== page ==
ALSO ON SLAM!
Monday, August 14, 2000
Bundesliga becomes focus of interest
Toronto midfielder-forward Paul Stalteri made Canadian soccer history on the weekend, becoming the first Canadian to score in the 37-year history of the Bundesliga.
It was a banner weekend for Canadians in Germany as Calgary's Kevin McKenna (Energie Cottbus) and Owen Hargreaves (Bayern Munich) also saw first division action.
"Basically a dream come true," Stalteri said of his first-team debut Saturday, a 3-1 Werder Bremen win over defender McKenna and newly promoted Cottbus.
"I just wanted to go out and have a good game ... I didn't want to go out and go through the motions and say I had a game under my belt," Stalteri said Monday from Mexico City, where he and the Canadian team play Mexico in a World Cup qualifying game Tuesday. "I wanted to go out and show the people and the coach that I could actually do something when he decided to play me."
The goal came in the 34th minute. Stalteri controlled a looping pass from the left with his chest, then banged it into the far corner before 31,000 delighted fans in Bremen.
The 22-year-old former member of the Toronto Lynx has been with Werder Bremen since November 1997. Last season he was in and out of the first team squad but never played a regular season game.
"I knew I would always have a chance eventually and I knew this year my chance would come," he said. "I just didn't know it would come the first game of the season."
McKenna, playing sweeper for Cottbus, also made history as he and Stalteri became the first Canadians to see action in a regular season Bundesliga match.
Calgary teenager Owen Hargreaves joined them later in the day when he came on a substitute for Bayern Munich.
With three Canadians seeing first-team soccer action in the Bundesliga, Germany has suddenly become a world point of interest for Canadian soccer. While there are more Canadians playing in the Scottish Premier League, the Bundesliga is a superior league.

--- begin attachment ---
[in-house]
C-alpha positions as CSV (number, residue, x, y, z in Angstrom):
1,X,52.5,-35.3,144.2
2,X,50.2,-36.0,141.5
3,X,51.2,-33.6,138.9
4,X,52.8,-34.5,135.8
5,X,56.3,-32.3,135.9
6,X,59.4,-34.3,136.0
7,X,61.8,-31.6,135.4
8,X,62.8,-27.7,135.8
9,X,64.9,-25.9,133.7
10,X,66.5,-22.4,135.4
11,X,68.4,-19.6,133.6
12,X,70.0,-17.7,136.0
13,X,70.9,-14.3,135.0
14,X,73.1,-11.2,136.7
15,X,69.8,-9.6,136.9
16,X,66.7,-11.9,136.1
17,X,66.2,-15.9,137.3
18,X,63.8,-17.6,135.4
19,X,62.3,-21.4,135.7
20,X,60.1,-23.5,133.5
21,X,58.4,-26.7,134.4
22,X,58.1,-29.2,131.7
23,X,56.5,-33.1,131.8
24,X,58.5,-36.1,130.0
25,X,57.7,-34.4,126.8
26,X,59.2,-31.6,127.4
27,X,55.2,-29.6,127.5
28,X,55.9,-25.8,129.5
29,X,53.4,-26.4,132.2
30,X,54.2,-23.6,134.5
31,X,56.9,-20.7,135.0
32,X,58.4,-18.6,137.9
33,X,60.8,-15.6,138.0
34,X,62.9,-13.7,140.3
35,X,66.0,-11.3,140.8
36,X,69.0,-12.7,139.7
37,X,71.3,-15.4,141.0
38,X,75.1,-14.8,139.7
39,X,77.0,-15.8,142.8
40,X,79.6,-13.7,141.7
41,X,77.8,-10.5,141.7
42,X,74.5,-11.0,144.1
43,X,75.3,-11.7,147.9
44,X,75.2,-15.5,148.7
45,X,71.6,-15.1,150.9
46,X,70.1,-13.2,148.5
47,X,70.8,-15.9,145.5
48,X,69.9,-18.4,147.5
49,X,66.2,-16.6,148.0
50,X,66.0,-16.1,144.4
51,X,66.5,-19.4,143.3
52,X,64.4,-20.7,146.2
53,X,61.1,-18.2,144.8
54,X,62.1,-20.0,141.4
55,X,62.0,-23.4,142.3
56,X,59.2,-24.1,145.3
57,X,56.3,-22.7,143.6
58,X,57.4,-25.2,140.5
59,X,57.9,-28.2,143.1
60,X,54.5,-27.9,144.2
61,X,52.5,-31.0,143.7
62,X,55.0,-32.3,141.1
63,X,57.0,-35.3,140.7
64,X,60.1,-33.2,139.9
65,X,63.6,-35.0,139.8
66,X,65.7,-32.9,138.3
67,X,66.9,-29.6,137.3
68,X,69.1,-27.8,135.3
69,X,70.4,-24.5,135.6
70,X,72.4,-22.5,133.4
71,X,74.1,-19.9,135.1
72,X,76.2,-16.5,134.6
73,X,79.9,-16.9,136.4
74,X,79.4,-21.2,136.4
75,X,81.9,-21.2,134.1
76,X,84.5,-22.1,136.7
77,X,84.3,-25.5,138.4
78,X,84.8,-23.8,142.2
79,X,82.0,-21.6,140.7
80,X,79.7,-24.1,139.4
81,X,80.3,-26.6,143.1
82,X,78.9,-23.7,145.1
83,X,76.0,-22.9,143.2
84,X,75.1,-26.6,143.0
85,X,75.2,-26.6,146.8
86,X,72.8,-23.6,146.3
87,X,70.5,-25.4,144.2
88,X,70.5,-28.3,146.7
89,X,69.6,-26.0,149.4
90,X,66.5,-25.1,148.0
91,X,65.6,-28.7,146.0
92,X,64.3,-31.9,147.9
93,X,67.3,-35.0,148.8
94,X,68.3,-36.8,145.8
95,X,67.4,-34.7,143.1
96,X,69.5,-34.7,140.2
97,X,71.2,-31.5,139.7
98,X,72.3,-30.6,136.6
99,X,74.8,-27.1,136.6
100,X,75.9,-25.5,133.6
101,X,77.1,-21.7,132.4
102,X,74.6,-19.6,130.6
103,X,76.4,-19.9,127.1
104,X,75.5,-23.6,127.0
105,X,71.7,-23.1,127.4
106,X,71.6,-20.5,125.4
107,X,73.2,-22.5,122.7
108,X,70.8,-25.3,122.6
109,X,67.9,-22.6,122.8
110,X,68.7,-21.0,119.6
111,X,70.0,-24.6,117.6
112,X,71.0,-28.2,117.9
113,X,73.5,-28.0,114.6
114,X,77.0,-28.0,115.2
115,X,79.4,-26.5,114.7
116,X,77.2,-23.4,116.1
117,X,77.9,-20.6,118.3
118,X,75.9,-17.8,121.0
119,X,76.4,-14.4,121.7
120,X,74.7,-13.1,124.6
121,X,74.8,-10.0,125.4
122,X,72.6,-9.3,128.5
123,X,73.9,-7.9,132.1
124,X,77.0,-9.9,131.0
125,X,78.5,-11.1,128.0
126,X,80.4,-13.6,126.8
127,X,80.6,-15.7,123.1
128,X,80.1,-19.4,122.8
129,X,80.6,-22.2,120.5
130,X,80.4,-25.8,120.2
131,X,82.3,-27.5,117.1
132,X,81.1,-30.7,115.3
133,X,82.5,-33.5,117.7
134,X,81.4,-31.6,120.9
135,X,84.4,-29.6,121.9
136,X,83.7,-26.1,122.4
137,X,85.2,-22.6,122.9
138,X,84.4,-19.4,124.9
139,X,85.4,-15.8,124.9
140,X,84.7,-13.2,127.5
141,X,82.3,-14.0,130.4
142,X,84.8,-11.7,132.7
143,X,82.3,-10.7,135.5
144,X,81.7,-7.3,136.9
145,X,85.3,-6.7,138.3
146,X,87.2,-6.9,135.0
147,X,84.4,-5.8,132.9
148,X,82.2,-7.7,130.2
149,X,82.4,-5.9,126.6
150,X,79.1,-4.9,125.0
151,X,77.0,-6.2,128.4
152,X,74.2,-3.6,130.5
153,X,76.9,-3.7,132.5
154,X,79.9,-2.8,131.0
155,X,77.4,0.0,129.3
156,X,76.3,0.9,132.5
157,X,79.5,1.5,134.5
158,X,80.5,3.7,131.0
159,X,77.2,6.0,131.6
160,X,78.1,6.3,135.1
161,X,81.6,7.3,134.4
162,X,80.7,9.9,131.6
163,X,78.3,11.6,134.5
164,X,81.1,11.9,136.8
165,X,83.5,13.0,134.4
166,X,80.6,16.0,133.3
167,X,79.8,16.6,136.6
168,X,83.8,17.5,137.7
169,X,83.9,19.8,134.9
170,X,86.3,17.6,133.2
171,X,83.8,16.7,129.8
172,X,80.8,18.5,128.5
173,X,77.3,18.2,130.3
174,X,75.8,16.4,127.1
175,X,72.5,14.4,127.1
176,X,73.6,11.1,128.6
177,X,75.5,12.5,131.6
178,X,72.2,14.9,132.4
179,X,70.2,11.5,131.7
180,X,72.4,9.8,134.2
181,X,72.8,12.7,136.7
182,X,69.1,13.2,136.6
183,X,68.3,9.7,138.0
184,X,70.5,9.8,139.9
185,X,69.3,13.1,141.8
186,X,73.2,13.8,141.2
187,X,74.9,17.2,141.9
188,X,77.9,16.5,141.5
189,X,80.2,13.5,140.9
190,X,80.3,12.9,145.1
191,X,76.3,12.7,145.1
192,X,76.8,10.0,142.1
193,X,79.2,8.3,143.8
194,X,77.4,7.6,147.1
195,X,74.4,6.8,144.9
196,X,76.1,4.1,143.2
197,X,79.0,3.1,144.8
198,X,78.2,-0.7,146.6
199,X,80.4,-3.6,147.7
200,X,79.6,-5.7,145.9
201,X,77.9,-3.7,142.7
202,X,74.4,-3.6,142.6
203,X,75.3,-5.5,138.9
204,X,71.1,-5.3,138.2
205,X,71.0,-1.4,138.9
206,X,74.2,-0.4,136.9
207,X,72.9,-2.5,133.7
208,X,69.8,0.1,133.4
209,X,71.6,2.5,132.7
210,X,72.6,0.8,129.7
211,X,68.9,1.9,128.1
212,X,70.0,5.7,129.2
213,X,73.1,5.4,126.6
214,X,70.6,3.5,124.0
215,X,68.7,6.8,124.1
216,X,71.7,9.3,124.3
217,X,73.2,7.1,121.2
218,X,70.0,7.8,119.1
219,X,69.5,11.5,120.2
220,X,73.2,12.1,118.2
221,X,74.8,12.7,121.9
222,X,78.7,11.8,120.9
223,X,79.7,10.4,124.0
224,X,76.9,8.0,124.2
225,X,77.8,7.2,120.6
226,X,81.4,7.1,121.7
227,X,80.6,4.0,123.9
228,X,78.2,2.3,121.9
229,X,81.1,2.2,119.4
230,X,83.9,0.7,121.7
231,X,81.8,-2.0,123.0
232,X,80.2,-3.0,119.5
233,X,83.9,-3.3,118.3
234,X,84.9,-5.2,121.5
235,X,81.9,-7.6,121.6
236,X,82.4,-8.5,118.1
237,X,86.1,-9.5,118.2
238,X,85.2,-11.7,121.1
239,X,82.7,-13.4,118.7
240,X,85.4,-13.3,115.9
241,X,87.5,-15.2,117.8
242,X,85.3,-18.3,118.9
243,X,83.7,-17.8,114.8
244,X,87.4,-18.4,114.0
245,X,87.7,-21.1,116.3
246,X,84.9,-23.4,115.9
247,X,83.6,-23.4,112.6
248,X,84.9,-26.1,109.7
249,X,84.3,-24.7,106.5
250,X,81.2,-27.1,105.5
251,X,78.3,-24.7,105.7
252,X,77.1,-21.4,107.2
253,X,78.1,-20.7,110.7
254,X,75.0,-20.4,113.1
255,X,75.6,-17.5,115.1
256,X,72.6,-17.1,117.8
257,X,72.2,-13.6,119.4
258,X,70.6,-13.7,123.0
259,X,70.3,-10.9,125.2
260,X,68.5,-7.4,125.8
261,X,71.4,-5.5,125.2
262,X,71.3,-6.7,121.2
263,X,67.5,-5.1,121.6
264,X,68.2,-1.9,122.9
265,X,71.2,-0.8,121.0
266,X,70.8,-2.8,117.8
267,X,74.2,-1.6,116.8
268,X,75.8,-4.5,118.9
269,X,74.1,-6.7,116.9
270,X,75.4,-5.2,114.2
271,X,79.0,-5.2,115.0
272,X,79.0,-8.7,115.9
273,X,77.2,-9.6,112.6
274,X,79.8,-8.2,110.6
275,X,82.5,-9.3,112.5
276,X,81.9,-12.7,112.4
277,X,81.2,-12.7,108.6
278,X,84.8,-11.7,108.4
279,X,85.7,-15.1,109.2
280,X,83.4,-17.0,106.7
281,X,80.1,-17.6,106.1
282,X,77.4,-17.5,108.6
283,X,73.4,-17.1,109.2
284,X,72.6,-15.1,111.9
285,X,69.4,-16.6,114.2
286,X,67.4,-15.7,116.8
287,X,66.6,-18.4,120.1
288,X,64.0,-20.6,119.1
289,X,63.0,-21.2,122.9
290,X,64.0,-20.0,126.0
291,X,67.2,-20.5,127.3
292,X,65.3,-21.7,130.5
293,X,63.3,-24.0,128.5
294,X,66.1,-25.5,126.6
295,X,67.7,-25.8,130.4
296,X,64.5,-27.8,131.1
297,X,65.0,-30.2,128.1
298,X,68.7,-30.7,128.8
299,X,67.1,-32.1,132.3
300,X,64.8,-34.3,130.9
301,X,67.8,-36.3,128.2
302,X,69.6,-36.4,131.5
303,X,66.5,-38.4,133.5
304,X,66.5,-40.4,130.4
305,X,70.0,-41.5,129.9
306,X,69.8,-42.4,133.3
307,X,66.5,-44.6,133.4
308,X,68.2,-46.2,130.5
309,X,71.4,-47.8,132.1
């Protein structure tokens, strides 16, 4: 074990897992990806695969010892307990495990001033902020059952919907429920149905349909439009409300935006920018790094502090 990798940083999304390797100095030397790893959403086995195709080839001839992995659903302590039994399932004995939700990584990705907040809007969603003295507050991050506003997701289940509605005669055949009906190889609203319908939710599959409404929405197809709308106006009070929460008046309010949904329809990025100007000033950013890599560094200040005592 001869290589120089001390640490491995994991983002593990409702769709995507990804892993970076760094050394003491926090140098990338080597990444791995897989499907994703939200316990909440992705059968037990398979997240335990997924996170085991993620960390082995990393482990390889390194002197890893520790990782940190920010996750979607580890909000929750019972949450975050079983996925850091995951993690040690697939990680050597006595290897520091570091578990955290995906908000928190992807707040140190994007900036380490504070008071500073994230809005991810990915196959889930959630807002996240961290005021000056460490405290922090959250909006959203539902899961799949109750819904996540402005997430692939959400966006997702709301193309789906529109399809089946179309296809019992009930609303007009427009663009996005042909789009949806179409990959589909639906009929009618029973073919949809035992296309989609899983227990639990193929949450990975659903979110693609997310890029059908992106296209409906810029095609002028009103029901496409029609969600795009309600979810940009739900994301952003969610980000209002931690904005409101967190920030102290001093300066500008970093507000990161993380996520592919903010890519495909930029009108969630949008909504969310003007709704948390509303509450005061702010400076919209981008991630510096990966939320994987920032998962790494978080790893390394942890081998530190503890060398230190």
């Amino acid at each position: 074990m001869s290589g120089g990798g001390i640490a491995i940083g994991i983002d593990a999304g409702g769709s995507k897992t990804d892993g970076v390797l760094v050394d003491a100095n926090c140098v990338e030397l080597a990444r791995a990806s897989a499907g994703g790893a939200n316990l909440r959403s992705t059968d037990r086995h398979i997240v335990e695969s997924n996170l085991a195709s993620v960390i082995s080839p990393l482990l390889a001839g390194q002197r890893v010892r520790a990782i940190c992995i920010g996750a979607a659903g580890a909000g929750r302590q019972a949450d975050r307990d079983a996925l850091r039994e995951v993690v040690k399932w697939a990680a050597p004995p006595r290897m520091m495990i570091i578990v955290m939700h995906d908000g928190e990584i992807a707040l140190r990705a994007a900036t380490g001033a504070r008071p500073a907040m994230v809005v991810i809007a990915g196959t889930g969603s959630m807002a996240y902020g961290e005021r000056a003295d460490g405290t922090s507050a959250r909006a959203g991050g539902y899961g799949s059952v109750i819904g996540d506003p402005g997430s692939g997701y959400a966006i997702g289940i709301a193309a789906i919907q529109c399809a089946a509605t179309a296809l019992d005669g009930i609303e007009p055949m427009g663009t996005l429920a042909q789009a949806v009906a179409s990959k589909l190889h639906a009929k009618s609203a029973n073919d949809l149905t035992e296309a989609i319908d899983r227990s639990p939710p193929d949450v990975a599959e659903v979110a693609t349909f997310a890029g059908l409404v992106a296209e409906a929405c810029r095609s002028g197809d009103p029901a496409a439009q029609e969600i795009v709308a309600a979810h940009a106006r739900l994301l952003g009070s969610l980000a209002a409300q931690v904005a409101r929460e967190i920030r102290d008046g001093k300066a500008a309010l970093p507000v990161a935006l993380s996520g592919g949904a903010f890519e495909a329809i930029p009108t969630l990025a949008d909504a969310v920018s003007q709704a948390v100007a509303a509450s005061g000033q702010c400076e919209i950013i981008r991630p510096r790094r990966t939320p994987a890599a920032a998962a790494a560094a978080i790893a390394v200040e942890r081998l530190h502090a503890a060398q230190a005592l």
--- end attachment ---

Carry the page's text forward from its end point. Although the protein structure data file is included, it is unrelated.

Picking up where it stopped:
In England, by contrast, Canada's lone representative in the Premier League is Craig Forrest, a backup goalie at West Ham United.
Stalteri has become a fixture on the Canadian team under head coach Holger Osieck. He has played in all 23 games Osieck has coached and has crossed the Atlantic nine times since May 29, 1999, to play for the Canadian World Cup or Olympic team.
He got his chance Saturday when Brazilian striker Ailton was unable to play.
"Once Ailton got injured, I had two great weeks of training," said Stalteri, who wears No. 35 in Bremen. "That basically confirmed my place in the team."
It was a far cry from some weeks before when the club hinted he might not even crack the first team squad because of the time lost to national team duty for World Cup qualifying games against Trinidad and Tobago and Panama.
"So I knew I had to fly in training for two weeks just to have a chance," Stalteri added.
There was little chance to celebrate after the game Saturday since he and McKenna had a 5 a.m. flight Sunday. They went from Bremen to Frankfurt to Toronto to Mexico City, a trip that lasted some 24 hours.
Stalteri woke up at 3 a.m. Monday in his Mexico City hotel before falling asleep for a few more hours.
Both Stalteri and McKenna are quickly learning the pressures of top-flight soccer.
Stalteri's manager, who has nine players away on international duty this week, is already putting the heat on him to get back to Germany as soon as he can after Tuesday's game.
As for McKenna, who is just 20, the first reviews were mixed. The six-foot-four defender was filling in for injured Hungarian international Vilmos Sebok and manager Eduard Geyer appeared less than impressed, according to the official Bundesliga Web site.